If any of the above is observed, please, shine your eyes. Or sometimes, your child might feel uncomfortable /rejecting to go to the person when you send him or her or even go for holiday.

EFFECTS OF CHILD SEXUAL ABUSE

It is a known fact that our experiences during childhood play a big part in shaping our health and mental wellbeing for the rest of our lives. The consequences of sexual abuse are very complex and difficult to document. It should be seen as a public health problem that concerns everyone as it has a terrible impact on not only the victim but also the victim’s family and society in general.

• Genital complications like tearing of the vagina and sexual related problems in adulthood.
• Child Victims could face immediate psychological disorders like intense fear, guilt, helplessness, horror, shock, confusion, anxiety, isolation, grief, post-traumatic stress disorder e.g. nightmares, flashbacks, and problems with concentration amongst others.
• Lifelong psychological trauma that could last for a lifetime and span generations affecting marital or parental life like stigmatization, distrust of others, low self-esteem or body image, suicidal thoughts, disassociation from family, marital dissatisfaction or spousal violence
• Mental health problems like depression and suicidal thoughts, personality disorder, panic disorder
• High-risk sexual behaviour and indulgence
• Self-mutilation and bodily harm.
• Greater risk of contracting sexually transmitted diseases
• The abused child could become a serial abuser.
• Early motherhood and premature births
• Premature death resulting from injuries suffered
• Risk of problems of substance abuse( alcohol or drug abuse)

Child abuse is real and can happen anywhere so what can you do?

Give your child sex education proportional to their age. Yes, it’s never too early to talk to your child about sexuality as a healthy part of life. It’s better to start early as a child of two or even less is due for sex education.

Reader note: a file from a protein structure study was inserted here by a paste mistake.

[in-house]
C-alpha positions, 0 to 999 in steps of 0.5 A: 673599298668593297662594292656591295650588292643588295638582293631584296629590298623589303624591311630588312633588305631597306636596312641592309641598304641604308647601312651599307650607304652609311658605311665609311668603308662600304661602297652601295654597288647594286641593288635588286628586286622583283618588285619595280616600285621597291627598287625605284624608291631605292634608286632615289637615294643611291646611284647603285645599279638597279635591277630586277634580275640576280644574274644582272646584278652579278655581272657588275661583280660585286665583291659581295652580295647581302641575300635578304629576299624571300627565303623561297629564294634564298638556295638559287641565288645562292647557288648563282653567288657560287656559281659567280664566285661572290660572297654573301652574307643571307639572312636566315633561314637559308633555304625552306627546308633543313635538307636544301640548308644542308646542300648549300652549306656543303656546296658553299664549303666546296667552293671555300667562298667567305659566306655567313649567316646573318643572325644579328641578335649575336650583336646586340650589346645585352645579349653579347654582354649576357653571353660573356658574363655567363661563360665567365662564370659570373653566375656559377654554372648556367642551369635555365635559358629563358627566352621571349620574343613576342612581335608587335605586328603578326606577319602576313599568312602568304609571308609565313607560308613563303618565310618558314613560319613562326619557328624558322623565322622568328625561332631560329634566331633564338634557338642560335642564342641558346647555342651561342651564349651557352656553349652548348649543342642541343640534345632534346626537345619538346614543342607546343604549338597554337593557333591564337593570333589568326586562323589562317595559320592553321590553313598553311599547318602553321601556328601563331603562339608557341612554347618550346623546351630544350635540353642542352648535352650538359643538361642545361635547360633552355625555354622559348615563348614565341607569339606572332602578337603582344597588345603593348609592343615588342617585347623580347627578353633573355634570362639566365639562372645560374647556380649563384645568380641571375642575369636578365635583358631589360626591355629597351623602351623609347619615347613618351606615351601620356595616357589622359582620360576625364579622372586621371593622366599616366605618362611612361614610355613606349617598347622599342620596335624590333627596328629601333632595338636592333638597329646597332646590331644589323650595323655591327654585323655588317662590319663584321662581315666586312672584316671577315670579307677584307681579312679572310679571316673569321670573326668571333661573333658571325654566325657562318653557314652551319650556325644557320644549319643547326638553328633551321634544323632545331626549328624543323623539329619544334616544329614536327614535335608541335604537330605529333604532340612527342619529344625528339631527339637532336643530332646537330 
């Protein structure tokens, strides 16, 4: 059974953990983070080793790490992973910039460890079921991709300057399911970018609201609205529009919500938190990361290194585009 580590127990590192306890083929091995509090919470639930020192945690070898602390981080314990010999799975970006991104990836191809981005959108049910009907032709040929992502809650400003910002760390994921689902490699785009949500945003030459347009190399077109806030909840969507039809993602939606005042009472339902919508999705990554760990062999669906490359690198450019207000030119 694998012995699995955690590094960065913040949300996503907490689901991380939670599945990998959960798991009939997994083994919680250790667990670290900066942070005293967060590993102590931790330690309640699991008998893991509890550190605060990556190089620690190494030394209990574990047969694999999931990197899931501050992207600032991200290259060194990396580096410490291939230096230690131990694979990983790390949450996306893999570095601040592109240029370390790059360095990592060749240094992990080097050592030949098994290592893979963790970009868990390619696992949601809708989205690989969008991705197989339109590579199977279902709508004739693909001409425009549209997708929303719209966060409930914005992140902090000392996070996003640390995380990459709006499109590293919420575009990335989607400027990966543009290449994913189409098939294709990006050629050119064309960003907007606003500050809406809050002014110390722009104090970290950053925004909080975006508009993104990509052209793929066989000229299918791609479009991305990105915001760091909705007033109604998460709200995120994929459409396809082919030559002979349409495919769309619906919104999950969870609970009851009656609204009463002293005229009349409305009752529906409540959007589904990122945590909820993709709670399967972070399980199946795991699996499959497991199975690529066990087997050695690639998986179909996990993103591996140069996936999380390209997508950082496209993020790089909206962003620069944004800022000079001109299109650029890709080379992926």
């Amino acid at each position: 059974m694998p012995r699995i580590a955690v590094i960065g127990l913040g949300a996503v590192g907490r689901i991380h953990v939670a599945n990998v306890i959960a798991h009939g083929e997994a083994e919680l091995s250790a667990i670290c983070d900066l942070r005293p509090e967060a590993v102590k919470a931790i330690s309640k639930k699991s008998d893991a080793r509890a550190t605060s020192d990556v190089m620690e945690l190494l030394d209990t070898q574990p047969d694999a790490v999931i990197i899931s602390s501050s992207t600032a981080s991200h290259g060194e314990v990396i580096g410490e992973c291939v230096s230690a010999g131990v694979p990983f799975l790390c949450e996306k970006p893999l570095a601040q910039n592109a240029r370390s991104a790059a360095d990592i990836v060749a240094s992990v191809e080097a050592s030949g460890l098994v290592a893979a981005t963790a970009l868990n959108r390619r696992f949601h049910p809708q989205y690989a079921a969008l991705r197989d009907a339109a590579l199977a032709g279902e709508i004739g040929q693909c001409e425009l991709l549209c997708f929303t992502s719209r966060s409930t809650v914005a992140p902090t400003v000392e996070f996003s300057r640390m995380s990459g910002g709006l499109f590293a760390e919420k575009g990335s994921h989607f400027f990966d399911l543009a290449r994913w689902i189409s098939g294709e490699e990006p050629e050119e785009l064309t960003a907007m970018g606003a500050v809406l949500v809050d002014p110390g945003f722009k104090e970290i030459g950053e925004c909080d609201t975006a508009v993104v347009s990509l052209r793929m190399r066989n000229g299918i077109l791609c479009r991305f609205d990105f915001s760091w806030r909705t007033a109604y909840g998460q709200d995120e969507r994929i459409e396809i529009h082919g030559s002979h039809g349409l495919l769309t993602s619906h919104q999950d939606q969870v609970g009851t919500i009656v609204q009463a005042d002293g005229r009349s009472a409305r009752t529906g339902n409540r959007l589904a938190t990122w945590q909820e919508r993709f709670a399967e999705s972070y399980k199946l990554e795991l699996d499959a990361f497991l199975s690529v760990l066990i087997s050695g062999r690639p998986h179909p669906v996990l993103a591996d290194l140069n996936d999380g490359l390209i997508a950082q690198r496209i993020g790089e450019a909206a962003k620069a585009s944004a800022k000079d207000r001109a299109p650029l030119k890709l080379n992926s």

Some children don’t ask questions so start these open safety conversations and have them often.
Clearly and calmly teach children the need to talk about their bodies like the correct names of their body parts, let them know that somebody’s parts are private and other people shouldn’t look at or touch them.

This will help them understand what is allowed and appropriate and know when something isn’t right and encourage them to speak up and know that they won’t be punished for asking questions like where babies come from, where is the girl’s body different from the boys and do not get upset when they ask. Let your children know they can always talk to you especially if they have been told to keep a secret.

And if a child discloses that he or she has been abused, do not rely on handling it indoors or blame the child for their actions, you should report it to appropriate authorities like the police. Victims of abuse need extra care and support.

Teach every child what I call the SRR action.
S – Shout/scream
R – Run
R – Report

Part 2 CHILD SEXUAL ABUSE AND THE NIGERIA LAW

There are Lots of laws prohibiting sexual offences against the Child, geared toward protecting the child. These offences are contained in the Constitution of the Federal Republic of Nigeria 1999 (as amended) 2011, the Criminal Code Act of Nigeria, Child Rights Act 2003, Trafficking in Persons (Prohibition) Enforcement and Administration Act 2015 (NAPTIP Act 2015) etc.


Some of the relevant provisions of these laws will be discussed and examined in this work.

THE CONSTITUTION OF THE FEDERAL REPUBLIC OF NIGERIA

In Nigeria, the 1999 Constitution is the grand norm and the Supreme Law of the Land, superior to any other law whether such law is statutory, customary or judicial. This constitution recognizes and protects the right of children.
This is seen in The fundamental rights provided in Chapter IV of the Constitution which covers every citizen of Nigeria whether young, old, men, women, children or adults. The rights provided for in that Chapter IV are also enjoyed by children. Chapter II of the Constitution which deals with Fundamental Objectives and Directive Principles of State Policy also provided for some economic, social, political, and educational rights for the citizens of Nigeria inclusive of children. This Constitution also gives a definition of who a child is.

These rights include – the right to life – S.33; right to dignity of the human person – S.34; right to personal liberty – S.35; right to a fair hearing – S.36; right to private and family life – S.37; right to freedom of thought, conscience and religion – S.38; right to freedom of expression and the press – S.39; right to peaceful assembly and association – S.40; right to freedom of movement – S.41. Most of these rights were replicated in the Child Rights Act.

Child sexual abuse is an offence under THE NIGERIA CRIMINAL CODE…… To be continued in the next publication of the article.

written by Ogodo favour Chinonyelum